# Annoying d/dx

1. Mar 14, 2009

### LyleX^Y

can you guyz help me with a quick derivative?

eeeex

2. Mar 14, 2009

### gabbagabbahey

Hi LyleX^Y, Welcome to PF!

We're here to assist you, not to do your homework for you. As per forum rules, you must show some attempt at a solution, and are not supposed to ignore the homework help template.

So, what have you tried?

3. Mar 14, 2009

### LyleX^Y

awww sorry this isnt a homework actually im just thinking of a problem my teacher would do. hehe sorry

i got

d/dx=(eeeex)*(d/dx eeex)*(d/dx eex)*(d/dx ex)

i just cant get past that point i dont know how to do the product rule with 3 values.

4. Mar 14, 2009

### gabbagabbahey

Well, so far so good (although it's the chain rule you're using, not the product rule)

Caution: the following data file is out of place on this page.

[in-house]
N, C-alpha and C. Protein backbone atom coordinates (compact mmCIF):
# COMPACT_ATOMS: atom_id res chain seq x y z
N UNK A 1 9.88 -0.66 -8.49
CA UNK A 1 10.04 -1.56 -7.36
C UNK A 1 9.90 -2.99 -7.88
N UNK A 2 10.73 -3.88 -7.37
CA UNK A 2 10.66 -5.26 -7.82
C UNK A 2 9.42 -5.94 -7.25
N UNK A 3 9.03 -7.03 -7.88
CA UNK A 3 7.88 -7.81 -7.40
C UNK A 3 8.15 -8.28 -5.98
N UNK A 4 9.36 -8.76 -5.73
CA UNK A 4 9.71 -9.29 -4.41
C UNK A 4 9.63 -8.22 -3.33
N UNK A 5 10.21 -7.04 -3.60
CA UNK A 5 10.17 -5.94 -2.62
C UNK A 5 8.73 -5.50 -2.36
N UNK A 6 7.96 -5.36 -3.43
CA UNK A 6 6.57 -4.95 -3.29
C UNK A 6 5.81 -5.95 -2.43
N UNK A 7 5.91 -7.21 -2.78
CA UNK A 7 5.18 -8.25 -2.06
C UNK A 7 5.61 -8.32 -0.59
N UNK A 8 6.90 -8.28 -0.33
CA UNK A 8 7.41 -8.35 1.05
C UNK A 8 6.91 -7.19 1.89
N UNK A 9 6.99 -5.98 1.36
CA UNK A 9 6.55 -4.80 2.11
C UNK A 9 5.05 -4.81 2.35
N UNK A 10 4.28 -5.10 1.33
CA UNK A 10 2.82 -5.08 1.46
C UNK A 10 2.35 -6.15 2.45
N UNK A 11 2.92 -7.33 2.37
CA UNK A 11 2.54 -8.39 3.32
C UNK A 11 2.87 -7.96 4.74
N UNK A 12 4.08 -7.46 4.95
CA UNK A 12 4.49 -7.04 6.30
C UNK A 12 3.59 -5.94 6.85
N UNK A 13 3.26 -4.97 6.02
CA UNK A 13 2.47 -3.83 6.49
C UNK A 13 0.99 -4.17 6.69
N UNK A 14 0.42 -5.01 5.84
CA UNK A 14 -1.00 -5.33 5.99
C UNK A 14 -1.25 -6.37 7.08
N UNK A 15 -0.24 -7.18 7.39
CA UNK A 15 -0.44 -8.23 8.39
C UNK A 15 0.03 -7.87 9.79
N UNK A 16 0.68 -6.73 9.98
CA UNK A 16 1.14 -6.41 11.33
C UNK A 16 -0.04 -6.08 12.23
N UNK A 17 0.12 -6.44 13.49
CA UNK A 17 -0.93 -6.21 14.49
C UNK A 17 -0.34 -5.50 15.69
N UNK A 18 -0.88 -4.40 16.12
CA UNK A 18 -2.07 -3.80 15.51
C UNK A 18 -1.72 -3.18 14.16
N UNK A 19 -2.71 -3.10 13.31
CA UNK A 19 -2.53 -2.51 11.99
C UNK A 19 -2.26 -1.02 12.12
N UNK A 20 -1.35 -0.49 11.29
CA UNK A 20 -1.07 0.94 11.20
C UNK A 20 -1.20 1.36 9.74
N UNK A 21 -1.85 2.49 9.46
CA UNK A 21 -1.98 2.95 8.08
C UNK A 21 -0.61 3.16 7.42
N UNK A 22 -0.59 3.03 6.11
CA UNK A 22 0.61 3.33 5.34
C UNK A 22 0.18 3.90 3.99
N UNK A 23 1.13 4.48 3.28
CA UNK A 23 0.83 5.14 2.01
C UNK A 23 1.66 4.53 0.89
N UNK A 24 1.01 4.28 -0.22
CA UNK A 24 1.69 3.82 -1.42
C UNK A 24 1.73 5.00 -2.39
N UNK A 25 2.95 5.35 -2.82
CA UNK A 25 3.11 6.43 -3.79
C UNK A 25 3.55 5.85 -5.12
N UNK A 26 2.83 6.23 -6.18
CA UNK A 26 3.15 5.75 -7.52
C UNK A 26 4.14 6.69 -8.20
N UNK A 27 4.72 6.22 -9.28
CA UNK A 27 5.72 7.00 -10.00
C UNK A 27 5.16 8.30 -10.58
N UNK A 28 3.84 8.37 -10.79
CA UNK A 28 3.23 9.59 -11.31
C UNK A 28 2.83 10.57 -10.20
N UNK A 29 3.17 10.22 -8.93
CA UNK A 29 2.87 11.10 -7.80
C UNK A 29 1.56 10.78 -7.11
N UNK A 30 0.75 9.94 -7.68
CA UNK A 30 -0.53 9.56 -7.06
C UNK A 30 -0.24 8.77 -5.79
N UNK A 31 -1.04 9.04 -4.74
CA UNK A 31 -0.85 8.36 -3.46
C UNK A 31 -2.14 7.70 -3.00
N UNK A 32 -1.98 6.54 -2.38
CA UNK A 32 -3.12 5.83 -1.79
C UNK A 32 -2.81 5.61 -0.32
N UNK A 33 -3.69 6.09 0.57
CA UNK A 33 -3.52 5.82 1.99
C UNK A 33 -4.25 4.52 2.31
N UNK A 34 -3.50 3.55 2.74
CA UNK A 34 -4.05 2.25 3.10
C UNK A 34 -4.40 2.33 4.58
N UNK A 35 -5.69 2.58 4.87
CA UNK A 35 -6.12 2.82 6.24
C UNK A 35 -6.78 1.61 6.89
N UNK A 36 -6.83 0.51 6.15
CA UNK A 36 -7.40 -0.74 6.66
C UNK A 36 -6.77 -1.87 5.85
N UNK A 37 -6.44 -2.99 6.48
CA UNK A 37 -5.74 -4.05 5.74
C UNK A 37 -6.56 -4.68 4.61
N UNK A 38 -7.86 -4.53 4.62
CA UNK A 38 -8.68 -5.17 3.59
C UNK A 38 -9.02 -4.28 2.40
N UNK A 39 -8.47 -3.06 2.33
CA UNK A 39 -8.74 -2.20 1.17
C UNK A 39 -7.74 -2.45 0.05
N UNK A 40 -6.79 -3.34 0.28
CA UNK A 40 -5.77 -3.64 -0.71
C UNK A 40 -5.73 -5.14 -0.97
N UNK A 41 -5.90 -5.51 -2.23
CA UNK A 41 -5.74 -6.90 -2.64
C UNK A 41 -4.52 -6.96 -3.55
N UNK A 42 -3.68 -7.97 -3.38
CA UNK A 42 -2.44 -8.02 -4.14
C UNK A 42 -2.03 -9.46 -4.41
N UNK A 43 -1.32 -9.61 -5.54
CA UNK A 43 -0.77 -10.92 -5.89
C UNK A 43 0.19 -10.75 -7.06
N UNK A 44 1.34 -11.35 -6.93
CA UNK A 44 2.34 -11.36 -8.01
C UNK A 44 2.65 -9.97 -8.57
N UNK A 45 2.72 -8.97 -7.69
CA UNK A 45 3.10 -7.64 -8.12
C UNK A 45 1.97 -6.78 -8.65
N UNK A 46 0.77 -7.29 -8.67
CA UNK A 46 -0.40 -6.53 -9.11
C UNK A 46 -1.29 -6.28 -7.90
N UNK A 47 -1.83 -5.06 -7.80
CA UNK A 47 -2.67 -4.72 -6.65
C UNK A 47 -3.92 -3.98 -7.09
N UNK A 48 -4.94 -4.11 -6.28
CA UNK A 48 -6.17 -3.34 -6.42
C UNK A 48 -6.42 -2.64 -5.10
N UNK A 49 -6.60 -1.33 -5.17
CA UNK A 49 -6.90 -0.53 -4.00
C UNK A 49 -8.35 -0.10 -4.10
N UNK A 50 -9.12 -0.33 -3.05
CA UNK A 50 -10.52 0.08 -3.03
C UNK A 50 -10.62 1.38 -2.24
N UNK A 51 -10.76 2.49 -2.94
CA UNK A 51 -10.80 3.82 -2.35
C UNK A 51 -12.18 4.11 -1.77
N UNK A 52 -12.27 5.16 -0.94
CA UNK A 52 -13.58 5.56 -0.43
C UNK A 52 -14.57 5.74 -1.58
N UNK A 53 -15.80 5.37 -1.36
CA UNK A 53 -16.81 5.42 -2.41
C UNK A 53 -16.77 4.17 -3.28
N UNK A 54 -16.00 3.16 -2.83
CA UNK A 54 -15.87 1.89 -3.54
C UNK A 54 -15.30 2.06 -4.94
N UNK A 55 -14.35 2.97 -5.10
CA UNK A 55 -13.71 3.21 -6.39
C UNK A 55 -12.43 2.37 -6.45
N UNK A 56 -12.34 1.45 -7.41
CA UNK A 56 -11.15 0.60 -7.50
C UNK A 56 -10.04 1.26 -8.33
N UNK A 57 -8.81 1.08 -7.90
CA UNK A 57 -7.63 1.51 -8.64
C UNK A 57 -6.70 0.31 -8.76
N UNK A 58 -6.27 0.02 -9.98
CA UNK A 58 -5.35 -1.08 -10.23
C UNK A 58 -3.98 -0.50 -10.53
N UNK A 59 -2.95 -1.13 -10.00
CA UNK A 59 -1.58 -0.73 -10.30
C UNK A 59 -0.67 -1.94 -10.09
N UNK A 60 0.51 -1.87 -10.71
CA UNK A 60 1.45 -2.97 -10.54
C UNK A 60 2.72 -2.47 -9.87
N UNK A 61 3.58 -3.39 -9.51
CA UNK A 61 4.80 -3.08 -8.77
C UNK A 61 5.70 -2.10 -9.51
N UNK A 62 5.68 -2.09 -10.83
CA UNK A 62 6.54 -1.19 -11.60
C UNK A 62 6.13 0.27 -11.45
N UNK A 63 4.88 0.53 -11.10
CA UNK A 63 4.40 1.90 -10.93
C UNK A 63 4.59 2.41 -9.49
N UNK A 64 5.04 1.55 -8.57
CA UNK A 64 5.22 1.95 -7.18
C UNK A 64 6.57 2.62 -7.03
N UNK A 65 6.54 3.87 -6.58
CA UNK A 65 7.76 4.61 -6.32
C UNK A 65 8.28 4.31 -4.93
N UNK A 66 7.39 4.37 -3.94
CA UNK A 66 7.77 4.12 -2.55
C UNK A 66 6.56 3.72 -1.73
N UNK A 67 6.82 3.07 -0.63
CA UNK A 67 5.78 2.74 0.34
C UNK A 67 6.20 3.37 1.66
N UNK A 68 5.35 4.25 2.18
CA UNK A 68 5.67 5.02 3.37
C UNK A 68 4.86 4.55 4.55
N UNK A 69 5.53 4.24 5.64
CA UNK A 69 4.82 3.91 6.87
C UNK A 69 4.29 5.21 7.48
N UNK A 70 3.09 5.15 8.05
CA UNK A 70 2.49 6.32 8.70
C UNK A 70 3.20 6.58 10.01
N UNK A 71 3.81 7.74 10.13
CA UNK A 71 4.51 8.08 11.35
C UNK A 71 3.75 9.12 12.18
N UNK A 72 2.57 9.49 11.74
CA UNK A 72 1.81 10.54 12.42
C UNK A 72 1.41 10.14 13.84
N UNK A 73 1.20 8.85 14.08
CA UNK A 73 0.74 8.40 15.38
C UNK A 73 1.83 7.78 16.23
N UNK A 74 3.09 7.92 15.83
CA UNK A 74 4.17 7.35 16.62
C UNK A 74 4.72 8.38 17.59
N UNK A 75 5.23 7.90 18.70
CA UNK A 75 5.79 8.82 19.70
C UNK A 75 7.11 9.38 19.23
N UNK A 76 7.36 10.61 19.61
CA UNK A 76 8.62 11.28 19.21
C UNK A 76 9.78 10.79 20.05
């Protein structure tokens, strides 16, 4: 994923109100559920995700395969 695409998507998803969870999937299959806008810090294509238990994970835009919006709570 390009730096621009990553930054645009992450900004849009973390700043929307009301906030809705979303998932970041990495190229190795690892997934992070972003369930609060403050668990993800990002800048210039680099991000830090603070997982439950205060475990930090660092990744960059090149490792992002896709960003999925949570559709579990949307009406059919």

Now try computing each of the derivatives in that product (use the chain rule again).... what are (d/dx eeex), (d/dx eex) and (d/dx ex)?

5. Mar 14, 2009

### LyleX^Y

dont i have to use the product rule for the 3 that i havent take the d/dx of?

"(d/dx eeex), (d/dx eex) and (d/dx ex)?[/QUOTE]"

6. Mar 14, 2009

### cragar

could we differentiate it like a^x by so it owuld be lna*a^x

7. Mar 14, 2009

### Staff: Mentor

No, since these aren't products -- they are function compositions, so you would need to use the chain rule. Think of it this way: if f(x) = ex, then eex = f(f(x)).

Last edited: Mar 15, 2009
8. Mar 14, 2009

### Staff: Mentor

I forgot to put this in my previous post. It doesn't make any sense to start and equation with d/dx. It's very much like saying $\sqrt$ = 3. Each of these symbols represents an operation that is yet to be performed.

9. Mar 14, 2009

### Staff: Mentor

That's the wrong way to go, since it would make the problem more difficult for no purpose. The basic function in this problem is already "the" exponential function, ex.

10. Mar 15, 2009

### LyleX^Y

ok thanks..... thanks for the help... got to go do my midterm hehe thanks again